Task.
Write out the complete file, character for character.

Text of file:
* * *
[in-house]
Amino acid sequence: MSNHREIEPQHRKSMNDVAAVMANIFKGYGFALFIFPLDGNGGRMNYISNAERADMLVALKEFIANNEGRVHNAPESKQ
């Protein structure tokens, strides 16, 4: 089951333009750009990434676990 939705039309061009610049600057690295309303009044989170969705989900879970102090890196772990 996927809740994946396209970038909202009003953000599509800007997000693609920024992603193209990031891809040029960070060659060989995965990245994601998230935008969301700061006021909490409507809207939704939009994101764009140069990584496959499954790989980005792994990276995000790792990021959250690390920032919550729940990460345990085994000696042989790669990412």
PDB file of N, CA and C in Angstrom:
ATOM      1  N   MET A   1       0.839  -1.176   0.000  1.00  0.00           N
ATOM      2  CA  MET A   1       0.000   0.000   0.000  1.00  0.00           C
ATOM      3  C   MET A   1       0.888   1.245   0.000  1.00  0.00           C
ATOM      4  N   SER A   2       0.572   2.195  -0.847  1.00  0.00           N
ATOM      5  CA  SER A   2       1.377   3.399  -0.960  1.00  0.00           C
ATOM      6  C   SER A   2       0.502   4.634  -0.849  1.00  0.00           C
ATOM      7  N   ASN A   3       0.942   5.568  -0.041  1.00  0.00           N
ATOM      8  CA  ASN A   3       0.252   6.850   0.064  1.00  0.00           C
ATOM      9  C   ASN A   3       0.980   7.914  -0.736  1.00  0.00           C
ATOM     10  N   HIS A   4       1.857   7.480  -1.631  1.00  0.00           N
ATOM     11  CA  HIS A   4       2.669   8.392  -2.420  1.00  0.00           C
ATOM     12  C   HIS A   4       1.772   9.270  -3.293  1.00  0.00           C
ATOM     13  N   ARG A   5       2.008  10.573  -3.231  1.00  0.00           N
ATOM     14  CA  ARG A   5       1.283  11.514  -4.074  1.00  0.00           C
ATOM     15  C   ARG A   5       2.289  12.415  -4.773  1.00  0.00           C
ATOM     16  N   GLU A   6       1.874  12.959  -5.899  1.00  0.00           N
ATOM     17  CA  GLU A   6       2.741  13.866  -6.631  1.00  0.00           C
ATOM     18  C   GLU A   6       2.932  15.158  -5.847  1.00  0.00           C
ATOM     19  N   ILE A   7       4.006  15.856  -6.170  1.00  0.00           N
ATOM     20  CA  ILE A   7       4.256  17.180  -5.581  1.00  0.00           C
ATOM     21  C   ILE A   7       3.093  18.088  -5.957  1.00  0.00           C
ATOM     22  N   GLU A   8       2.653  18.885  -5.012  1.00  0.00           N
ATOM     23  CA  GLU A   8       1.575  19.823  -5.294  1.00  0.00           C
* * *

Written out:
[in-house]
Amino acid sequence: MSNHREIEPQHRKSMNDVAAVMANIFKGYGFALFIFPLDGNGGRMNYISNAERADMLVALKEFIANNEGRVHNAPESKQ
């Protein structure tokens, strides 16, 4: 089951333009750009990434676990 939705039309061009610049600057690295309303009044989170969705989900879970102090890196772990 996927809740994946396209970038909202009003953000599509800007997000693609920024992603193209990031891809040029960070060659060989995965990245994601998230935008969301700061006021909490409507809207939704939009994101764009140069990584496959499954790989980005792994990276995000790792990021959250690390920032919550729940990460345990085994000696042989790669990412």
PDB file of N, CA and C in Angstrom:
ATOM      1  N   MET A   1       0.839  -1.176   0.000  1.00  0.00           N
ATOM      2  CA  MET A   1       0.000   0.000   0.000  1.00  0.00           C
ATOM      3  C   MET A   1       0.888   1.245   0.000  1.00  0.00           C
ATOM      4  N   SER A   2       0.572   2.195  -0.847  1.00  0.00           N
ATOM      5  CA  SER A   2       1.377   3.399  -0.960  1.00  0.00           C
ATOM      6  C   SER A   2       0.502   4.634  -0.849  1.00  0.00           C
ATOM      7  N   ASN A   3       0.942   5.568  -0.041  1.00  0.00           N
ATOM      8  CA  ASN A   3       0.252   6.850   0.064  1.00  0.00           C
ATOM      9  C   ASN A   3       0.980   7.914  -0.736  1.00  0.00           C
ATOM     10  N   HIS A   4       1.857   7.480  -1.631  1.00  0.00           N
ATOM     11  CA  HIS A   4       2.669   8.392  -2.420  1.00  0.00           C
ATOM     12  C   HIS A   4       1.772   9.270  -3.293  1.00  0.00           C
ATOM     13  N   ARG A   5       2.008  10.573  -3.231  1.00  0.00           N
ATOM     14  CA  ARG A   5       1.283  11.514  -4.074  1.00  0.00           C
ATOM     15  C   ARG A   5       2.289  12.415  -4.773  1.00  0.00           C
ATOM     16  N   GLU A   6       1.874  12.959  -5.899  1.00  0.00           N
ATOM     17  CA  GLU A   6       2.741  13.866  -6.631  1.00  0.00           C
ATOM     18  C   GLU A   6       2.932  15.158  -5.847  1.00  0.00           C
ATOM     19  N   ILE A   7       4.006  15.856  -6.170  1.00  0.00           N
ATOM     20  CA  ILE A   7       4.256  17.180  -5.581  1.00  0.00           C
ATOM     21  C   ILE A   7       3.093  18.088  -5.957  1.00  0.00           C
ATOM     22  N   GLU A   8       2.653  18.885  -5.012  1.00  0.00           N
ATOM     23  CA  GLU A   8       1.575  19.823  -5.294  1.00  0.00           C